What's the difference between a masterpiece album and a classic one? Classic albums are timeless. They invade new musical frontiers, surpass genres and become barometers by which other albums are measured. Masterpieces are experiments, executed superbly. They are masterful variations of their art that often stay within their era. In plain English, classics travel the world. Masterpieces carve new routes across the homeland.
A Prince Among Thieves is a masterpiece. Prince Paul's self-produced, -written, -scripted, -cast and -directed sound track-audio movie was actually made before the straight-to-video film of the same name. It's an above-average experiment that utilizes some of the most revered talent in hip hop, all of whom pull double duty as actors and performers.
It's damned clever. The plot surrounds Tariq, a would-be recording star who hustles under the supervision of secretly jealous "friend," True, to get studio money. Chris Rock, Chubb Rock, Biz Markie, De La Soul, Xzibit, Sadat X, Everlast, Kool Keith and Big Daddy Kane play everything from crackheads to cops and pimps, surprisingly well. The finished product is a decent story braided into the fabric of a good soundtrack. But the idea itself makes this an enjoyable CD. Standout tracks involve De La's trademark metaphor while playing crackheads on "More Than You Know." And Big Daddy Kane's "Count Macula" breaks down the player's philosophy in redeeming — for him, that is — fashion.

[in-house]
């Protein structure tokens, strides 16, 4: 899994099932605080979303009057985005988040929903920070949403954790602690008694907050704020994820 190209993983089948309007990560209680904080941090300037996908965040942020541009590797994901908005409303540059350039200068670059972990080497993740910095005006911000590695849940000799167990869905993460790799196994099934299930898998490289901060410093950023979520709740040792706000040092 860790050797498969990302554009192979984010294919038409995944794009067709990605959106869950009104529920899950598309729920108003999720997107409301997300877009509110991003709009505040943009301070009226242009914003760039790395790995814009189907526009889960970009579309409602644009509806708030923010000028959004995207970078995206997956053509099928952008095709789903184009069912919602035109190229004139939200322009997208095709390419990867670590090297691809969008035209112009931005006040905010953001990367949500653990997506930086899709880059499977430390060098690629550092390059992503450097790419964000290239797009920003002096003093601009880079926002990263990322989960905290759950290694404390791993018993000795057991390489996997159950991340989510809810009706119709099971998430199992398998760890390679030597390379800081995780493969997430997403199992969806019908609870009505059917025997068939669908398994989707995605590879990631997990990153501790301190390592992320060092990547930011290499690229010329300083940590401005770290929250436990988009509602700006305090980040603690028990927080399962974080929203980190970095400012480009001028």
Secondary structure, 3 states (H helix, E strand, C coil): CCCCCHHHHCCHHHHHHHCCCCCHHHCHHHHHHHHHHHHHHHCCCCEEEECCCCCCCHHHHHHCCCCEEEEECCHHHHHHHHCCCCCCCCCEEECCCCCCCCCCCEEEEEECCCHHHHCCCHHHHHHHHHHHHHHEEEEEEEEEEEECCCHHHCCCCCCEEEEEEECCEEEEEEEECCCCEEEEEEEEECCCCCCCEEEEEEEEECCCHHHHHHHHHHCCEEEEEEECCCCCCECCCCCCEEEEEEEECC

Prince Paul worked with each artist separately while in the studio and used no script. Listeners will appreciate the effect this practice has on the flow of the "movie." With A Prince Among Thieves, Prince Paul adds a refreshing twist to the flood of rappers who have wasted their money producing horrible independent films. This is engaging.
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